A Modest Proposal: Criminalize Coffee

Let us resolve to do the right thing. Let us put aside our selfish obsessions and protect those who cannot or will not protect themselves. We must unite for the common good, to insulate American society from a growing and real menace that originates overseas but infects each of our United States. 

It’s time to criminalize the possession and distribution of coffee.

Predictably, so-called civil libertarians will call me names — like “fascist,” “tyrant” and “North Korean.” They’ll squeal and whine about “individual rights” and “personal privacy” and all sorts of other nonsense that, last time I checked, isn’t actually literally specifically explicitly guaranteed in the Constitution. Show me one passage that mentions the God-given right to ingest coffee, whether in liquid or solid form, and I’ll go quietly. But since there is no such “protection” for that which can be swallowed or chewed, allow me to call attention to The Way Things Really Work, also known as reality.

The majority of those who reside in the land of the free are happy to let our benevolent overseers decide what we can and cannot put in our bodies. Through our elected representatives, who, the theory goes, act on our collective wishes and desires, we authorize the federal government to criminalize some things (heroin, opium, hallucinogenic mushrooms), regulate and warn us about other things (tobacco, alcohol, offensive song lyrics), and tacitly endorse others (sugar, aspirin, deep fried potatoes.) How much longer must we wait until those with our best interests at heart find the courage to shield us — and even more important, our children — from the pernicious threat that is (foreign grown) coffee?

I won’t bore you with the data. It’s pretty well known, and you can find this stuff reported on the Internet. Users like to claim it’s “harmless,” but that’s obviously a rationalization to justify a nasty habit. Coffee has all sorts of bad side-effects, not the least of which it’s addictive. Terribly addictive. So addictive that millions of innocent Americans will pay upwards of $3 for a cup of it if it comes from a reputable dealer, such as Starbucks. It’s heartbreaking, really, to hear otherwise healthy and morally upstanding Moms and Dads, Brothers and Sisters, Sons and Daughters, announce without shame that they’re “not themselves” because they haven’t yet “had their morning fix.”

Plus, who hasn’t been affected negatively by someone hopped up on undiluted Arabica?

Coffee hurts all of us. Even those of us strong enough to resist coffee’s temptations suffer the residual consequences of countless junkies who aren’t as disciplined or smart as us. And isn’t that what government regulation of controlled substances is all about? Acting as custodian for the Greater Good and helping weaklings to behave properly?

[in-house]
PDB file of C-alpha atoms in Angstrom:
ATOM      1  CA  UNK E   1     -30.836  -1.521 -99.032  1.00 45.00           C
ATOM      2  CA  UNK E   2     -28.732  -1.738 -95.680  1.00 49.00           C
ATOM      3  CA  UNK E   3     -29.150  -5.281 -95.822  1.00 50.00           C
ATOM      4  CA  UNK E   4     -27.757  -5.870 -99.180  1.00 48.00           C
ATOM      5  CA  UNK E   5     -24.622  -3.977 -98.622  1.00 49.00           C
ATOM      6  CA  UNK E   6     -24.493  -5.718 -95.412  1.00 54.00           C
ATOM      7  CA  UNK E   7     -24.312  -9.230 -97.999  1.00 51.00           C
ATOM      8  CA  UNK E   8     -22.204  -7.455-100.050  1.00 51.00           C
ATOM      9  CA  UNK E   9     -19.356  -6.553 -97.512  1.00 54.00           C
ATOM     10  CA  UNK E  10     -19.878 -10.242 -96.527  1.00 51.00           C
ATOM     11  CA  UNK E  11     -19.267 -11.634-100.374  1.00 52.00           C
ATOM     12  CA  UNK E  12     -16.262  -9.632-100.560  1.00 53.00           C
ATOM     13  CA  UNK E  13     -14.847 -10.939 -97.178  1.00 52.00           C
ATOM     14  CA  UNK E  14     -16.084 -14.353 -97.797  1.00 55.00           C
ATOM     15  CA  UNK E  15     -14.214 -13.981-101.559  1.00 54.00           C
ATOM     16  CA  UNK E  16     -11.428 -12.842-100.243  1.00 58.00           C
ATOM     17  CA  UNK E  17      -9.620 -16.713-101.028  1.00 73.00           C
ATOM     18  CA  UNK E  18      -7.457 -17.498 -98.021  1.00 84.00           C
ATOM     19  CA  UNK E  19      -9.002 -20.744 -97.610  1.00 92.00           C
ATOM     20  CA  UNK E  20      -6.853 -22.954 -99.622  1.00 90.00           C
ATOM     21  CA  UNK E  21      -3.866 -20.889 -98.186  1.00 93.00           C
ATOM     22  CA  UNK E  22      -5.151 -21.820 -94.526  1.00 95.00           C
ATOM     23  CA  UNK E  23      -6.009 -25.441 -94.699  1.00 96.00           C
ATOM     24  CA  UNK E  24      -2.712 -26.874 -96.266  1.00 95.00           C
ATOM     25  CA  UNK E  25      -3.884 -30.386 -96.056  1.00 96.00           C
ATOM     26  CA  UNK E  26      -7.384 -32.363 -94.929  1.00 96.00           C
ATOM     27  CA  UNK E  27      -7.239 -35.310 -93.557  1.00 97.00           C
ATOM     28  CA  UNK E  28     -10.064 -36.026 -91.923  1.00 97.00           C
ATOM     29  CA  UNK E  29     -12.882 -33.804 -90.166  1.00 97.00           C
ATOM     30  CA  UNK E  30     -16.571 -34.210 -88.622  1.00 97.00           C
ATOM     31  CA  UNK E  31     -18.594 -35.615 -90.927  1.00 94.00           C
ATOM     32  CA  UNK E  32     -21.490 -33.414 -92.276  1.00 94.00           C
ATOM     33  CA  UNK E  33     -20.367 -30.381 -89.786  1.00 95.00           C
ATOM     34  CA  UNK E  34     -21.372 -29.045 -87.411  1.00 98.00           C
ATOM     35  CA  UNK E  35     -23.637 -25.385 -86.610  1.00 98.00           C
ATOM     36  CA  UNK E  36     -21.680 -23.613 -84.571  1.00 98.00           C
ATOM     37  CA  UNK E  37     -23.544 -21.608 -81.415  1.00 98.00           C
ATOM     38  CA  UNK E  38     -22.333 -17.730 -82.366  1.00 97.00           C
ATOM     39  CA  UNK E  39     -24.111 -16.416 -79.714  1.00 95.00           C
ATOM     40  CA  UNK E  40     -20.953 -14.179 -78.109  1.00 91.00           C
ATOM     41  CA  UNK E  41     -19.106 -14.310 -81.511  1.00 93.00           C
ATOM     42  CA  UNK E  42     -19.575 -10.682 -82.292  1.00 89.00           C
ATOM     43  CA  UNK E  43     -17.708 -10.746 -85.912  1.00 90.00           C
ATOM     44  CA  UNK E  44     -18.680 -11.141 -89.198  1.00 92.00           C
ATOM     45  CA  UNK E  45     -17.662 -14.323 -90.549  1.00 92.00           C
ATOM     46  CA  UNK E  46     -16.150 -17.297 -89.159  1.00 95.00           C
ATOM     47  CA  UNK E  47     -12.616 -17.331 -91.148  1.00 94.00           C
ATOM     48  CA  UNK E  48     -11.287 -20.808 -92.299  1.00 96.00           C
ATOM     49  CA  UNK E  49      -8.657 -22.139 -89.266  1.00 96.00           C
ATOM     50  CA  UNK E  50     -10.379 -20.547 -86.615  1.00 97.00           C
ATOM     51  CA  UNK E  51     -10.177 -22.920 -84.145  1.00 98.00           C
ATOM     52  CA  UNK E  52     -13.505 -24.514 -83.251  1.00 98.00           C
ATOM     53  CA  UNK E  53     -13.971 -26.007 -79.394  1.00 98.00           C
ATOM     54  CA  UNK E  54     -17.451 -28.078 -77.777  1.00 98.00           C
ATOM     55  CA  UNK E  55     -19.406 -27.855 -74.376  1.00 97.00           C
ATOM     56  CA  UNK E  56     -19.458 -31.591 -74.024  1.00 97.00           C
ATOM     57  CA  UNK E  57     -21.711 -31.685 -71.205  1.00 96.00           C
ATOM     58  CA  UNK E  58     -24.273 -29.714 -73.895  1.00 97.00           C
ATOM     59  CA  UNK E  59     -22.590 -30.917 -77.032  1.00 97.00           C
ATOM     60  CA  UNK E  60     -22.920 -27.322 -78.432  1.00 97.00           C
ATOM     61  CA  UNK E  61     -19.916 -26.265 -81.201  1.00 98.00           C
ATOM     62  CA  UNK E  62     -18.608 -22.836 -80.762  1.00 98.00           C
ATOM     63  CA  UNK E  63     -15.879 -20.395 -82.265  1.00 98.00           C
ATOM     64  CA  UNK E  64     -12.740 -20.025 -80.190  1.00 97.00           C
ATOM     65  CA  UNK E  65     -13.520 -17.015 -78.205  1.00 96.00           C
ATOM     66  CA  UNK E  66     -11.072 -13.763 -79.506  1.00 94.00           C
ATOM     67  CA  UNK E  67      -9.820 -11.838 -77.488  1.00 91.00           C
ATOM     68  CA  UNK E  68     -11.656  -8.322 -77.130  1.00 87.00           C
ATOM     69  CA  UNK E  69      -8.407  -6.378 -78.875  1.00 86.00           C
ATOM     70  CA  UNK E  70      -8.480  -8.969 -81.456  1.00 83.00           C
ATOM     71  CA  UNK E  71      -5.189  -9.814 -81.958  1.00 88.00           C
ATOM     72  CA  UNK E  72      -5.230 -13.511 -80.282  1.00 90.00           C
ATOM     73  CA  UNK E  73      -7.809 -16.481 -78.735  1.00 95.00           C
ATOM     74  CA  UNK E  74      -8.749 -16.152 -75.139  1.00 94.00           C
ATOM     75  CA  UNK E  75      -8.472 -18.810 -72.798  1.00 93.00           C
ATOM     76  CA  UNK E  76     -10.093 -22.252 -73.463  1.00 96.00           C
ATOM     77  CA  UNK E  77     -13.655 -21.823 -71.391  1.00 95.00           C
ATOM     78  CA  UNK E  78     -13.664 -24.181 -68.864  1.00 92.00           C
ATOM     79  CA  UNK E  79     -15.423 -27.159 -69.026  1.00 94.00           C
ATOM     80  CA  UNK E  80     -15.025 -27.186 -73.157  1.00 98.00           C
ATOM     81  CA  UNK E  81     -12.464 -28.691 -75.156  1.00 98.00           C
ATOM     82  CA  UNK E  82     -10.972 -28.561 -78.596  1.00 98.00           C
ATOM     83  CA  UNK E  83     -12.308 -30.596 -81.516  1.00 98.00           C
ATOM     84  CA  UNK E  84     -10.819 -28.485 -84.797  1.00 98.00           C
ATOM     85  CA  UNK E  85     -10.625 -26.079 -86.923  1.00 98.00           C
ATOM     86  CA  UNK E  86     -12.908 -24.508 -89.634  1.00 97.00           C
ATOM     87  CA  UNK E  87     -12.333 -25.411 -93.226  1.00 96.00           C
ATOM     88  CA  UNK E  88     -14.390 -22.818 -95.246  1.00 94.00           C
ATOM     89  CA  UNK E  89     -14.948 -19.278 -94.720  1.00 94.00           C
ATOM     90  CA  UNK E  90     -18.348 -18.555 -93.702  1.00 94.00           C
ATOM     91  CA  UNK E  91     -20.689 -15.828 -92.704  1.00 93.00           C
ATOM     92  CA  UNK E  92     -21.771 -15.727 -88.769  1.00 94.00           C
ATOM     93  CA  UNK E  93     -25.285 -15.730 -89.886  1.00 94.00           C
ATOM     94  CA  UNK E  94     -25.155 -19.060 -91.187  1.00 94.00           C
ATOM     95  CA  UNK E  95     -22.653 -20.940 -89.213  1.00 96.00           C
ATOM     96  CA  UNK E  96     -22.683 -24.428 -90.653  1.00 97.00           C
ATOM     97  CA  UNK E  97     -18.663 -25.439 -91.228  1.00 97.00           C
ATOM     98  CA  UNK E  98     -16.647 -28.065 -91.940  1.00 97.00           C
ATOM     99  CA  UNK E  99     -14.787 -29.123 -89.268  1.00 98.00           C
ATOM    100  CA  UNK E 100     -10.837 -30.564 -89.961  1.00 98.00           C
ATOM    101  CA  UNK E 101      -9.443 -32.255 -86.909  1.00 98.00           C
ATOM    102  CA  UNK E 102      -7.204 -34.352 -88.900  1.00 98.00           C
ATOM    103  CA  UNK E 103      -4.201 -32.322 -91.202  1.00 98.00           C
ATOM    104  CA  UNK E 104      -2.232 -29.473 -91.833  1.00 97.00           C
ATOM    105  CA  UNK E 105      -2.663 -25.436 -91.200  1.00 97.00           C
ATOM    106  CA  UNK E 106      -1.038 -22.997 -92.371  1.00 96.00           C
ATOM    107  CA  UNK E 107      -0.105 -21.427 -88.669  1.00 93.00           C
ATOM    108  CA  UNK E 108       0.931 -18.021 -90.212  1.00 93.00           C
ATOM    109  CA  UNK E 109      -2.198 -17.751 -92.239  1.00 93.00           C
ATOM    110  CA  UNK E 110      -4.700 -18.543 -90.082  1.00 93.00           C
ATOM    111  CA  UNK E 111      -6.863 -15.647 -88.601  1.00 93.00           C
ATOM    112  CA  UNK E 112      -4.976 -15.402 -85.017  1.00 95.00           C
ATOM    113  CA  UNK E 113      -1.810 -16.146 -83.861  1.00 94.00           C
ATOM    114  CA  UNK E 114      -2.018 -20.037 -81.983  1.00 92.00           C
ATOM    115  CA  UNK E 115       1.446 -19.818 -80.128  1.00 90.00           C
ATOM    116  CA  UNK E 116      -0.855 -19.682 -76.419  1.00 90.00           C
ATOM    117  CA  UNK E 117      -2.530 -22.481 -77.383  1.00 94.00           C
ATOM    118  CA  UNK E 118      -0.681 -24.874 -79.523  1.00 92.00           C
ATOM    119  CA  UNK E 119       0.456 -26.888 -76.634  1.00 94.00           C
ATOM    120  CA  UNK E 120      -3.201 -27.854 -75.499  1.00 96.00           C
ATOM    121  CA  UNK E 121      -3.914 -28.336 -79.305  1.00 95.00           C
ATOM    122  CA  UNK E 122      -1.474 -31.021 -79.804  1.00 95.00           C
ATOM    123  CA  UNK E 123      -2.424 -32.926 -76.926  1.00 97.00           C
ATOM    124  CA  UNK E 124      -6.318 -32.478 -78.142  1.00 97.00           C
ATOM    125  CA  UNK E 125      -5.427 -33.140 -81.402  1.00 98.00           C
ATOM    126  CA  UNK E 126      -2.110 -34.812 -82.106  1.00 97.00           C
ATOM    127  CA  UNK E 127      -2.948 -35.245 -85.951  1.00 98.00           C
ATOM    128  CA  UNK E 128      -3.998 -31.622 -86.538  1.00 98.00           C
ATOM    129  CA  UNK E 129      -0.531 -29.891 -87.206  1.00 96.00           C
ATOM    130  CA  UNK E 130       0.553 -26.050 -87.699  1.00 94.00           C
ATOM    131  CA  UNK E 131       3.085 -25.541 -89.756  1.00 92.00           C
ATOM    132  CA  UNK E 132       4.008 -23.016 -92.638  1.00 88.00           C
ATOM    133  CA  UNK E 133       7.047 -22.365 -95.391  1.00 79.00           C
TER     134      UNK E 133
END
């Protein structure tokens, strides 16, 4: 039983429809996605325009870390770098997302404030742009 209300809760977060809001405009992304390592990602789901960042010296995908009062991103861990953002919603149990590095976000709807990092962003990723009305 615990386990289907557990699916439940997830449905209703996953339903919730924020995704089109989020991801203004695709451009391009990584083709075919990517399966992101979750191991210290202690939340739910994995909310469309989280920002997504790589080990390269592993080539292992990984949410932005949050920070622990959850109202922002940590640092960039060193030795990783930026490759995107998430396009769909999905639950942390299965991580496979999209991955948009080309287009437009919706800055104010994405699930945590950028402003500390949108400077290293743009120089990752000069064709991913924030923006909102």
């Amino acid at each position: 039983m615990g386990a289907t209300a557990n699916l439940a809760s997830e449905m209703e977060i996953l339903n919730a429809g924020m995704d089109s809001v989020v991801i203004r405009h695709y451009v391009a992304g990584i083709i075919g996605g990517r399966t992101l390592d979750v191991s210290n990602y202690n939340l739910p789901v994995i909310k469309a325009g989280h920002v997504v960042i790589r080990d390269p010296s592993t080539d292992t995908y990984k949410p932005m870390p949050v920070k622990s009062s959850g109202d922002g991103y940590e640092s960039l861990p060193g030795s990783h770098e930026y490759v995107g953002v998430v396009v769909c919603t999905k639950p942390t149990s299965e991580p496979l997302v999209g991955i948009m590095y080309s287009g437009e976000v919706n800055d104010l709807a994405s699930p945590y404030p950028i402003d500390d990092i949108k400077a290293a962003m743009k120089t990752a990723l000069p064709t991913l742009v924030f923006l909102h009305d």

I myself have never drunk coffee. Nor have I read “The Satanic Verses” or had homosexual intercourse. But I intuitively know these things aren’t really necessary in a virtuous society, and there are plenty of folks smarter than I who have done the research to illustrate this simple point.

Nonetheless, I recognize that a substantial portion of my fellow citizens don’t trust the elites who study these phenomena and publish their findings in scholarly journals and such. So just because I can show you plenty of material that proves conclusively — to my mind, anyway — that coffee is a dangerous, destructive substance that insidiously damages America’s greatness, that doesn’t necessarily mean I’m right. Which is why we have this thing called free and fair elections.

I propose we place an initiative on the next available ballot. Let’s put it to a vote. That’s the way democracy works. Let the naysayers laugh. Let them make effete arguments about freedom to choose and blah-blah-blah. One day when our republic is cleansed of coffee and everything else that’s bad for us — candy bars, anyone? — those of us who were brave and magnanimous enough to look out for the uneducated victims will be treated as heroes and visionaries. 

The special interests will try to brainwash you into thinking coffee has “demonstrable benefits” and is “not a threat if used in moderation” and “never shown to cause criminal or anti-social behavior.” But don’t be fooled. They’ve been saying the same thing about marijuana for years!


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6 Responses

  1. MK Fan says:

    Hilarious. Very clever, sir. Very smart. Mr. Swift would be proud.

  2. anonymous says:

    Ok, now I get it. I guess I missed the Modest Proposal part. Nice. Yeah, the more I think about it I gotta say this is pretty fucking brilliant. Am I allowed to say that here? Guess we’ll find out. Anyway, nice job on your new site.

  3. anonymous says:

    Funny but true. Blaze on, brother.

  4. 48 C says:


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  5. vps says:

    Fantastic website, great essay.

  6. Tipper says:

    You have brought up some excellent points in a funny way!